The Old Town experiment: A talk with city officials on historic Roseville

Loss of redevelopment agency leaves some plans up in the air
By: Sena Christian, Staff Reporter
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EDITOR's NOTE: There’s no doubt that Roseville’s Old Town has become an ‘entertainment district.’ The area has 10 bars, which fill up with young patrons on the weekends. But violent crime and drug activity have left the area with an uncertain future.


The city’s grand experiment in Old Town Roseville began some in earnest some 15 years ago, with the establishment of the Roseville Redevelopment Agency.

Finally, after numerous attempts and failures at revitalizing the historic district, the city had a funding mechanism in place. But then the agency was dissolved.

But the city is still taking steps to see if the run-down area can become an entertainment district, a destination spot for residents and visitors alike, with bars, nightclubs, live music and more. But just how has this experiment panned out?

The Press Tribune solicited questions from business owners and residents, and sat down with City Manager Ray Kerridge, Assistant City Manager John Sprague and City Treasurer Russ Branson to talk about Old Town.

Tell me about efforts to turn Old Town into an entertainment district?

Sprague: That is a critical part of the overall Downtown Historic Specific Plan and the idea was to use the historic district, which is a very enclosed, specific area because of the nature of the roadways and types of buildings that are down there, it suited itself for things like outdoor entertainment, and the draw there would be primarily on the entertainment side.

What businesses have received city or redevelopment agency loans in Old Town, and how are they doing?

Sprague: We have assisted nearly all of the buildings and property owners through what had been our development agency. We had financing to improve exterior facades, and we have worked with property owners to turn vacant hotels into studios, one-bedroom apartments. Old Town had the oldest infrastructure in the city and that’s all been updated and modernized to 21st century standards, which was funded largely through the former redevelopment agency and our utilities.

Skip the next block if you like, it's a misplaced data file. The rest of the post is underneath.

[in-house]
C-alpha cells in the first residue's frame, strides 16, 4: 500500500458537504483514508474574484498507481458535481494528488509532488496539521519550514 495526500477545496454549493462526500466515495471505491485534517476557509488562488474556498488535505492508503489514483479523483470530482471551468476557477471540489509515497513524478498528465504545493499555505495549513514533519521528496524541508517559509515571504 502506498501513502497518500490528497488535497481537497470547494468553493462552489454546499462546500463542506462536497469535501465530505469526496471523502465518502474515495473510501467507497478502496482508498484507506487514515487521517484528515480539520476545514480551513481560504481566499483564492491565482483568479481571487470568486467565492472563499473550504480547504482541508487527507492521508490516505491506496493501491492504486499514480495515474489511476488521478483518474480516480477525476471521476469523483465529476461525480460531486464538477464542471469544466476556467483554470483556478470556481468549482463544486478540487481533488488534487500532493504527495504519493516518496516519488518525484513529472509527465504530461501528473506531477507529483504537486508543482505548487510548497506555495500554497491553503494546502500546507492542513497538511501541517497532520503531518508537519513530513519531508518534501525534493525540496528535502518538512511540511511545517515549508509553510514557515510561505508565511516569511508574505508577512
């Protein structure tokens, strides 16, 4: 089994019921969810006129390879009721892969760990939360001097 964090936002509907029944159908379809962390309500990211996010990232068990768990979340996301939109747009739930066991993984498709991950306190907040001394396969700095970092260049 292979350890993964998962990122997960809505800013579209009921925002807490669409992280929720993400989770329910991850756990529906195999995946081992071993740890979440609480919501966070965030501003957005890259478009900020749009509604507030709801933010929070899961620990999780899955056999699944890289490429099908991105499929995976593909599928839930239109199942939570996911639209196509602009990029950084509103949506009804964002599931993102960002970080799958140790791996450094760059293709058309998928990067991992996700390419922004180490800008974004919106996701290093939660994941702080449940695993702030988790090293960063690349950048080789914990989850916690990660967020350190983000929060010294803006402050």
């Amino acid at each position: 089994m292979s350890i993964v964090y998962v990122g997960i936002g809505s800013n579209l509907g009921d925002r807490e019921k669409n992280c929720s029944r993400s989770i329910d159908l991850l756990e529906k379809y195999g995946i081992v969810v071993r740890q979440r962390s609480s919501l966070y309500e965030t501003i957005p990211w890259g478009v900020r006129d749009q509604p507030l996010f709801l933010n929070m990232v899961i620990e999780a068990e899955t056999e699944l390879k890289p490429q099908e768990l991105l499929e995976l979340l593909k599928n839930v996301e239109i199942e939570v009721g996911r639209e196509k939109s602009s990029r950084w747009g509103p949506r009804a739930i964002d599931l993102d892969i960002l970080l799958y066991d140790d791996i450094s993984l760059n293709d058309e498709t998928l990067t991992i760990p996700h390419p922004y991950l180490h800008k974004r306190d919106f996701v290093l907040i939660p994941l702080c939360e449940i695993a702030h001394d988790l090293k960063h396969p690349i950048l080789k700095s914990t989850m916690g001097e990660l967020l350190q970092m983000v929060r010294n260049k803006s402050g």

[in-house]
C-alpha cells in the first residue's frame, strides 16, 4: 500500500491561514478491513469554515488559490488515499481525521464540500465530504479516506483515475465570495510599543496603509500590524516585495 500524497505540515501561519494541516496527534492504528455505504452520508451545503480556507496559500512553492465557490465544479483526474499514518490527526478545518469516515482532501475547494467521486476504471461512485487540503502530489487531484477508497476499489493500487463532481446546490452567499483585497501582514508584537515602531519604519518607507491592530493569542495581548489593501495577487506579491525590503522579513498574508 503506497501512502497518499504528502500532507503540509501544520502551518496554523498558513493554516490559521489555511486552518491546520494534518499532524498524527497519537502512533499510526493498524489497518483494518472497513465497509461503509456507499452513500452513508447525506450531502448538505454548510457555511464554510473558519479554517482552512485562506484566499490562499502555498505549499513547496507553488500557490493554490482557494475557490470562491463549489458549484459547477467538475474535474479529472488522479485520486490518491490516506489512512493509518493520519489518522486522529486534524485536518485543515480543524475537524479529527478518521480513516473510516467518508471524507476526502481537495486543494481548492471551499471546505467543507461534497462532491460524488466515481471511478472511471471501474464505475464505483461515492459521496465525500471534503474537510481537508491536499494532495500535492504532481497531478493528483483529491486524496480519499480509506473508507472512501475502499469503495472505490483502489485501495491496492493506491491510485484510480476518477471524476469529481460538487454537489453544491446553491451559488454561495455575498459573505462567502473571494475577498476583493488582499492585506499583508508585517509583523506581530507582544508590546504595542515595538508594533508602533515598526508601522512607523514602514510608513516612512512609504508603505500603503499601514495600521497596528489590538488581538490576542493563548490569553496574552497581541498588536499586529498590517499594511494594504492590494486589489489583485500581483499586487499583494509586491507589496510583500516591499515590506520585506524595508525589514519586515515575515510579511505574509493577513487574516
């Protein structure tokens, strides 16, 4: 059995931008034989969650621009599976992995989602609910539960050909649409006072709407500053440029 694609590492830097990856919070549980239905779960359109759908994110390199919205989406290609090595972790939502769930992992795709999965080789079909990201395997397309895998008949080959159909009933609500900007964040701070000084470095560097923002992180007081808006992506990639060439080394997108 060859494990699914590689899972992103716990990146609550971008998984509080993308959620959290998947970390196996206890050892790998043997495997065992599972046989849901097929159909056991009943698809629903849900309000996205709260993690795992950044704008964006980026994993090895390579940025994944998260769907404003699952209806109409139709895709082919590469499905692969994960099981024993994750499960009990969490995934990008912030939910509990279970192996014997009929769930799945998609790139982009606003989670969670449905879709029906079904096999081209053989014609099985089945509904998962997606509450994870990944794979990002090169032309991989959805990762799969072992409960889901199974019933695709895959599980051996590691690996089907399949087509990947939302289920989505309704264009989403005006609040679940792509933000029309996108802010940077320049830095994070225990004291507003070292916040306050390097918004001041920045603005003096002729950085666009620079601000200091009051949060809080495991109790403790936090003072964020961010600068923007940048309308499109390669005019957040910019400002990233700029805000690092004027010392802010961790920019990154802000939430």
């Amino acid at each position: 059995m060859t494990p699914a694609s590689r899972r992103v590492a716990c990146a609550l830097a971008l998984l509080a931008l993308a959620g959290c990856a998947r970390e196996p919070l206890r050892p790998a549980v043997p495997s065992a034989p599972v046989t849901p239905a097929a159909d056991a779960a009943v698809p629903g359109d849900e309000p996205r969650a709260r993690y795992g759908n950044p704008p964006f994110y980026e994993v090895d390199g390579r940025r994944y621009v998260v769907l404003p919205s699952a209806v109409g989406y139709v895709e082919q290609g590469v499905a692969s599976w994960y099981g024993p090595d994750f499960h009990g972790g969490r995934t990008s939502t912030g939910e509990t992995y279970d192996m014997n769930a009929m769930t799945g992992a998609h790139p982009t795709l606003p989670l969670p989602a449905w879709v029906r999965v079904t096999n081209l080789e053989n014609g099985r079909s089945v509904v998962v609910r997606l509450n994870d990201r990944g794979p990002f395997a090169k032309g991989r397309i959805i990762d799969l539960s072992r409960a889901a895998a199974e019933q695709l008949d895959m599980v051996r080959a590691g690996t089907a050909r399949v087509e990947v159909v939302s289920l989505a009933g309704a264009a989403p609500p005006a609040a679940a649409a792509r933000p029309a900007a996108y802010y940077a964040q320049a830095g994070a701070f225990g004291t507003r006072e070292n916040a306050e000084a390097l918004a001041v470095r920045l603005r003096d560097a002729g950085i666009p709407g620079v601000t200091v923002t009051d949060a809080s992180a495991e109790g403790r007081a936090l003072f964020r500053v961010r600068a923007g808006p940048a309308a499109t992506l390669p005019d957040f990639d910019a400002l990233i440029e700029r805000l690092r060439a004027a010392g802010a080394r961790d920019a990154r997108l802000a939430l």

A reader asks: I have tried without success to have the “Old Roseville” signage fixed and get nothing but lip service over cost, who owns it and what could be done. Here’s a thought: The city (works) in conjunction with Roseville High School as a shop project to restore the sign. What are your thoughts?

Kerridge: Good idea. We want to get that sign fixed. It’s not a cop-out, but we don’t own the sign and we don’t have any codes — we can’t call it a dangerous building or a dangerous structure. It’s not city property, so our enforcement tools are limited. … It’s not an enforcement issue. It’s not a code issue. It’s a visual issue.

Sprague: The sign was funded and installed by the Historic District Merchants Association (with) the permission of the property owner. The city is very interested in partnering with the property owner, the merchants, whoever so we can get that sign repaired so it can provide the proper kind of entry and welcome into the historic district.

Is there a plan to clean up the living in Old Town? Specifically, the Barker and Roseville hotels. One business owner called the hotels “snake dens.”

Kerridge: Since redevelopment has gone away, it has limited our funding options. We would like to see the accommodations upgraded there. … This is one of those cases where redevelopment would really have helped, and not having it is a significant drawback for us. There were plans to change the single-room occupancies of the Barker and make them bigger, make them more studios or efficiency units.

Sprague: There could have been physical improvements done to the properties. And the agency could’ve invested and, in return, there would have been certain expectations in terms of management … Because it’s not just the physical condition of the units. It’s also the type of management you have there.

Branson: Redevelopment didn’t just have money. It’s the ability to partner with private owners. (The city) can’t go in and give money to private individuals for their private property. That’s not what we do with tax money.

What about plans to improve parking in Old Town?

Sprague: Parking has expanded dramatically with the lease of the property at Lincoln and Main streets and the city invested significant amounts of money in terms of improving the site, lighting the site, striping it, landscaping it, so that’s added several hundred parking spaces. … Right now, we think, given the level of activity in the historic district there is plenty of parking.

Can you talk more about (efforts to get more of a mix in Old Town)?